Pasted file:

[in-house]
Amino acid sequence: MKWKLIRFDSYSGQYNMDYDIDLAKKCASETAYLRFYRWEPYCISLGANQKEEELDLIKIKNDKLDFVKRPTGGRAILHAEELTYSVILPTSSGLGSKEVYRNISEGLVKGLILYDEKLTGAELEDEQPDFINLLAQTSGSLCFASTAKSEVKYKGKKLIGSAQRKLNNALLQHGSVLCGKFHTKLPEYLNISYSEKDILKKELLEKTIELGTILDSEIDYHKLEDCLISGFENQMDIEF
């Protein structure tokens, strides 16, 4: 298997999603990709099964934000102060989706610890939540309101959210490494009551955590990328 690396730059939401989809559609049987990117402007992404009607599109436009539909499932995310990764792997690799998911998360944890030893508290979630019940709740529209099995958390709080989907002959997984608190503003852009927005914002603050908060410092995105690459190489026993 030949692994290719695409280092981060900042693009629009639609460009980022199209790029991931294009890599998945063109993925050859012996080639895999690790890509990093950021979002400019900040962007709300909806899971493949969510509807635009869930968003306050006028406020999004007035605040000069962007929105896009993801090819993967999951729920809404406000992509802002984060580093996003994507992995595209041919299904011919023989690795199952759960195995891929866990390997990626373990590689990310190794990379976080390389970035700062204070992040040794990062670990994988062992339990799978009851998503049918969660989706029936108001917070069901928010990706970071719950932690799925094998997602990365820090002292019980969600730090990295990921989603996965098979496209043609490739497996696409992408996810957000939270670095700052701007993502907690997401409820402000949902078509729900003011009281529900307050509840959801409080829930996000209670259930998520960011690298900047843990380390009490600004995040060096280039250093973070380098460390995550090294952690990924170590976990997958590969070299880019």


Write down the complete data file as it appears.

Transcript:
[in-house]
Amino acid sequence: MKWKLIRFDSYSGQYNMDYDIDLAKKCASETAYLRFYRWEPYCISLGANQKEEELDLIKIKNDKLDFVKRPTGGRAILHAEELTYSVILPTSSGLGSKEVYRNISEGLVKGLILYDEKLTGAELEDEQPDFINLLAQTSGSLCFASTAKSEVKYKGKKLIGSAQRKLNNALLQHGSVLCGKFHTKLPEYLNISYSEKDILKKELLEKTIELGTILDSEIDYHKLEDCLISGFENQMDIEF
């Protein structure tokens, strides 16, 4: 298997999603990709099964934000102060989706610890939540309101959210490494009551955590990328 690396730059939401989809559609049987990117402007992404009607599109436009539909499932995310990764792997690799998911998360944890030893508290979630019940709740529209099995958390709080989907002959997984608190503003852009927005914002603050908060410092995105690459190489026993 030949692994290719695409280092981060900042693009629009639609460009980022199209790029991931294009890599998945063109993925050859012996080639895999690790890509990093950021979002400019900040962007709300909806899971493949969510509807635009869930968003306050006028406020999004007035605040000069962007929105896009993801090819993967999951729920809404406000992509802002984060580093996003994507992995595209041919299904011919023989690795199952759960195995891929866990390997990626373990590689990310190794990379976080390389970035700062204070992040040794990062670990994988062992339990799978009851998503049918969660989706029936108001917070069901928010990706970071719950932690799925094998997602990365820090002292019980969600730090990295990921989603996965098979496209043609490739497996696409992408996810957000939270670095700052701007993502907690997401409820402000949902078509729900003011009281529900307050509840959801409080829930996000209670259930998520960011690298900047843990380390009490600004995040060096280039250093973070380098460390995550090294952690990924170590976990997958590969070299880019």